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IN THE NEWS:

Bruins in Paris

Private matters

By Jeyling Chou

April 24, 2005 9:00 p.m.

Dave Lerman was once a comedian who made audiences of thousands
laugh.

He and his partner were guests on the Howard Stern Show.
Together, they once toured Las Vegas, and entertained movie deals
and television offers.

Six years ago, he took stand-up to the hospital examination
room. He does his routine in a hospital gown, pairs perfect comic
timing with stoic professionalism, and finds an appreciative
audience in UCLA medical and nursing students.

“Hello,” Lerman says he routinely starts off,
“I’ll be your next victim ““ I mean
patient.” And then the clinical examination ““ prostate
and testicular cancer, epididymitis, hernia ““ begins.

Ever since he discovered the vocation of patient surrogate,
Lerman has held the bragging rights of having the healthiest
genitals in Southern California.

Patient surrogates, healthy individuals who provide themselves
as guinea pigs for dozens of clinical exams, are invaluable to the
in-training medical community. Used by a variety of medical
vocations and in many types of exams or case scenarios, they are
often a student’s first clinical experience with a living,
breathing individual.

“You can watch a thousand videos and work on a hundred
plastic models, but until you’re working on an actual human
being, you’re not going to get the gist of something,”
Lerman said. “This is very important that the students have
some sort of experience before they get into a clinical
setting.”

But being a patient surrogate ““ especially for
urologist-hopefuls ““ is not for the faint at heart.

Performed well, the men’s urology exam should take no
longer than three minutes. Lerman, a self-proclaimed “guinea
pig extraordinaire,” has become an expert on the
well-performed exam.

“I think the reason I’m successful is because I can
create a nice rapport,” he said. “I’ll always
point out what the students are doing wrong, and what the proper
thing is.”

During the exam, medical students look for sores and lesions
that might point to epididymitis, an inflammation of the tubes that
store and collect sperm in the testicles. Lerman tells them a
normal epididymis should feel like a spaghetti noodle.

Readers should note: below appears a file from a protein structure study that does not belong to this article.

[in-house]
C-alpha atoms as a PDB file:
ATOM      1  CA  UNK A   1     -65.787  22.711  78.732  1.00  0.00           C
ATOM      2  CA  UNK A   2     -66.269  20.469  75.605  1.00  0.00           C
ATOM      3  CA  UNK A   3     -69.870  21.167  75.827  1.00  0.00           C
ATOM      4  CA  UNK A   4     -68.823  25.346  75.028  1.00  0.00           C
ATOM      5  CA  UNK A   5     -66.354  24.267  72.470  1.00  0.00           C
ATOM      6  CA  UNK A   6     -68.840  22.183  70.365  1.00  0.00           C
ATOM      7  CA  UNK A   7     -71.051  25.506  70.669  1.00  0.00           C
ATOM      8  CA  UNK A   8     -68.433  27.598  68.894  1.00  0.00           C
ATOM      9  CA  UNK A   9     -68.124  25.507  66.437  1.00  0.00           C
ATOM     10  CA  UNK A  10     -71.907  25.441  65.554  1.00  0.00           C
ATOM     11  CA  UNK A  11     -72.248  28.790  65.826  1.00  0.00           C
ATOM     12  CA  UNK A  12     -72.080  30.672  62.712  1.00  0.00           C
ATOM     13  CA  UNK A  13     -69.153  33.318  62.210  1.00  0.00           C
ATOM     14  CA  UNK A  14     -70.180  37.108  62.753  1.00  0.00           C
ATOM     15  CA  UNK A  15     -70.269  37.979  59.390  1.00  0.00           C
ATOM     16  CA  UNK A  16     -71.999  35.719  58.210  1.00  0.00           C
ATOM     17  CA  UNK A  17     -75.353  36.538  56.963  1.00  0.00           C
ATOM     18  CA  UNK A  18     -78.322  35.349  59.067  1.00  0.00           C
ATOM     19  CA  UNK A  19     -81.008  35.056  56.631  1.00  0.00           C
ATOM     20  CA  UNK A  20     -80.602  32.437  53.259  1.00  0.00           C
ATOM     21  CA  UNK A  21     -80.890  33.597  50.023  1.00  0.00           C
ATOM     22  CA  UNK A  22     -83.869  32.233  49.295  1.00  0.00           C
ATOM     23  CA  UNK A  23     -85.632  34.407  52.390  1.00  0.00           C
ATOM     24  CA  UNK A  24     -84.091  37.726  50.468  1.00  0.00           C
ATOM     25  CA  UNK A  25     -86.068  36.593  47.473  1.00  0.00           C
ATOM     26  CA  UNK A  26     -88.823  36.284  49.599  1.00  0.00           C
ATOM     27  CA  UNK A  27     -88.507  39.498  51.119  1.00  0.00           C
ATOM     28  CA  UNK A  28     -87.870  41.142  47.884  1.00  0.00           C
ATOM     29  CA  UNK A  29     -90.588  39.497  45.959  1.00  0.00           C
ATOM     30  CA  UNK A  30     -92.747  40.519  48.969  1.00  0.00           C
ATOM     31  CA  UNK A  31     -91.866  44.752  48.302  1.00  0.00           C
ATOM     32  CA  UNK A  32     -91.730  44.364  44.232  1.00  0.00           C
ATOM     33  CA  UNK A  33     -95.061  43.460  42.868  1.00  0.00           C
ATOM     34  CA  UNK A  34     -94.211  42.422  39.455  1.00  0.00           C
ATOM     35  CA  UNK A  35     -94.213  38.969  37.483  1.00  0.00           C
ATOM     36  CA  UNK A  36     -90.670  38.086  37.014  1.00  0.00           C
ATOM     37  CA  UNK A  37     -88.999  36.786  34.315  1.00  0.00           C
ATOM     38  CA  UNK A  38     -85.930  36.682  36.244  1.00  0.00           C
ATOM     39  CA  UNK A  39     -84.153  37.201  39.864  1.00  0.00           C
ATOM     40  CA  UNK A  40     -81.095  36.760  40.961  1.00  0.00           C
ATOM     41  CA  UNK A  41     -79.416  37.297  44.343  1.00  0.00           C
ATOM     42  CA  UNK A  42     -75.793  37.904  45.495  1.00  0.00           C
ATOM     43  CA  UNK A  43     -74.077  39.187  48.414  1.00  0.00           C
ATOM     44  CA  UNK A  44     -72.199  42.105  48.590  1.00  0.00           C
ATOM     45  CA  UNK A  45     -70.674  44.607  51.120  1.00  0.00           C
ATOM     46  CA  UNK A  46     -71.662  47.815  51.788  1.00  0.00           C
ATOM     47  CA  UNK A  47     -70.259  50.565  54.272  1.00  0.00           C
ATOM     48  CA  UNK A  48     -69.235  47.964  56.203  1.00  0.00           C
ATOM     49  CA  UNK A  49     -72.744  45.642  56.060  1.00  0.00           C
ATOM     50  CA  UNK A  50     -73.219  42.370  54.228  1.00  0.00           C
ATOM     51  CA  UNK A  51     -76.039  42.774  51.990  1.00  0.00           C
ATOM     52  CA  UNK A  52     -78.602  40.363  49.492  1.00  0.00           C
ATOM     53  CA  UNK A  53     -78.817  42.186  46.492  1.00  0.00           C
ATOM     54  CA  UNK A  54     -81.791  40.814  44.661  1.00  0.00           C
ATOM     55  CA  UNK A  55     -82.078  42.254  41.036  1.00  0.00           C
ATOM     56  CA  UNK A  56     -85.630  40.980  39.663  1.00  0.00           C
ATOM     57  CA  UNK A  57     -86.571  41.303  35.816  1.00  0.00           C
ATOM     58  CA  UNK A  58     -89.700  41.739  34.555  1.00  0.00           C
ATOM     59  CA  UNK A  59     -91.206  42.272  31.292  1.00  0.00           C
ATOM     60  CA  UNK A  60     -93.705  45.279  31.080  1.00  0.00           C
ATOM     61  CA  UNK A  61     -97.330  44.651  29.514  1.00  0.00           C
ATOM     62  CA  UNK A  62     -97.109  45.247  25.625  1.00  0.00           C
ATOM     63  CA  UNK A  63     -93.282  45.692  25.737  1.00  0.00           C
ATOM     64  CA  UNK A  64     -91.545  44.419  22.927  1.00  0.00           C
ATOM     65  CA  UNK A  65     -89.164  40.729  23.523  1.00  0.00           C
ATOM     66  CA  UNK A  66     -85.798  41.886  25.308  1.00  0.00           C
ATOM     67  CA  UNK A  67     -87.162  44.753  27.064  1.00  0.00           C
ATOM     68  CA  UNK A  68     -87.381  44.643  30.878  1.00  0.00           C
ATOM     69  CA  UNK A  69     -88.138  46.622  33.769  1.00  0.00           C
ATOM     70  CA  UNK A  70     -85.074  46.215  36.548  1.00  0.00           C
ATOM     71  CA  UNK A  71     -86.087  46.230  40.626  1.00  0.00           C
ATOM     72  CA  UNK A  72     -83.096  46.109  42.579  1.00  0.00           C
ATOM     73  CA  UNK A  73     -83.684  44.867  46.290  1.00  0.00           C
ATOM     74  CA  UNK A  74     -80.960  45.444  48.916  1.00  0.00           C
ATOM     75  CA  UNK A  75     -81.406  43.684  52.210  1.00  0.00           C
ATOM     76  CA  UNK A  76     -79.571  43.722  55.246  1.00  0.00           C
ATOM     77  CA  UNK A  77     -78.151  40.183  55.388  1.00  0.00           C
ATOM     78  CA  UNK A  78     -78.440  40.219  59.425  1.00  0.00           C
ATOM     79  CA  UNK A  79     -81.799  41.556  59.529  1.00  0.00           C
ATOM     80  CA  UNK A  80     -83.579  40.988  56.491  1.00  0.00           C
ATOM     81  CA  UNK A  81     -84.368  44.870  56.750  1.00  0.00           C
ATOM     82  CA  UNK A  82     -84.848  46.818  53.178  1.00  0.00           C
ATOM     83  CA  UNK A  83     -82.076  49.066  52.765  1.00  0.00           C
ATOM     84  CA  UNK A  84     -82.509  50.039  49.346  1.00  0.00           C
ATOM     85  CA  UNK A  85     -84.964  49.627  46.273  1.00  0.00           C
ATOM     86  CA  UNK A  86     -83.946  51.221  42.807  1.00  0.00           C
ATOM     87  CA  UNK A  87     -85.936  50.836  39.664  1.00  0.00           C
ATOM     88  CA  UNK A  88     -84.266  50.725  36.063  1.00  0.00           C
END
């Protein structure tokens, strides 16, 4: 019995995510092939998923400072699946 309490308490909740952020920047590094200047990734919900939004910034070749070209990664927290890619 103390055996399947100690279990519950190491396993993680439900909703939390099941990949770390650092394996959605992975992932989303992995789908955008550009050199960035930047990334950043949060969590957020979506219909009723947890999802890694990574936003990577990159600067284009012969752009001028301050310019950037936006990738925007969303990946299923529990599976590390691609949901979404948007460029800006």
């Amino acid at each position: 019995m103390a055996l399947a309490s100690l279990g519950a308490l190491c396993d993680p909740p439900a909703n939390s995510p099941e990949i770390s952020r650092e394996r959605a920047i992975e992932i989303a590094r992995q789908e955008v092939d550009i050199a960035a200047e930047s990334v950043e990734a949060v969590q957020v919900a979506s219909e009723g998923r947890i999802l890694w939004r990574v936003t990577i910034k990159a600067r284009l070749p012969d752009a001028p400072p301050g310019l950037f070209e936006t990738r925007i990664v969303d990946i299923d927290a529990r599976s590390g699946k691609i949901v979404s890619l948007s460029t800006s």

The students then feel for lumps that may be a sign of
testicular cancer.

And finally, a rectal exam, which is “not painful, but
definitely the most uncomfortable,” is conducted to check for
enlargement of the prostate. The prostate, Lerman says, should feel
somewhat like the tip of your nose.

“I’ve had some horror stories where I say
“˜I’m never doing this again,’ but what makes me
want to do it is the statistics,” Lerman said. “Even
though I make light of things, this is very serious. The statistics
with this are staggering.”

One in six American men are at risk for prostate cancer, the
most commonly diagnosed cancer among men, according to the National
Prostate Cancer Coalition. This year, 30,350 men will die from the
disease.

But the prostate exam Lerman undergoes is commonly avoided by
many men for fear of discomfort, or perhaps after one bad
experience.

Patient surrogates are necessary for training the next
generation of physicians and nurses in the methods for prevention
and early detection of prostate cancer and other diseases.

“(Patient surrogates) are motivated from personal
experience and very altruistic motives to help other patients not
want to avoid these exams,” said Lynn Doering, an associate
professor at the UCLA School of Nursing who has frequently worked
with patient surrogates. “It’s really wonderful that
they do it.”

In the UCLA School of Nursing, people like Lerman are sometimes
called co-instructors or models because of their experienced
ability to guide the frequently nervous student through the
process.

“This one model was an older woman,” Doering said,
speaking of a woman who had frequented the examination room as a
surrogate for pelvic exams, “and she was so intent on making
sure the students understood how to do this in a way that would
ensure the patient’s dignity and make them
comfortable.”

Lerman’s very first time as a patient surrogate for UCLA
urology students, he had to catch the slack for a friend with cold
feet, and endured 90 probing and prodding exams in three days. The
average male will probably muster up the guts for one or two in a
lifetime.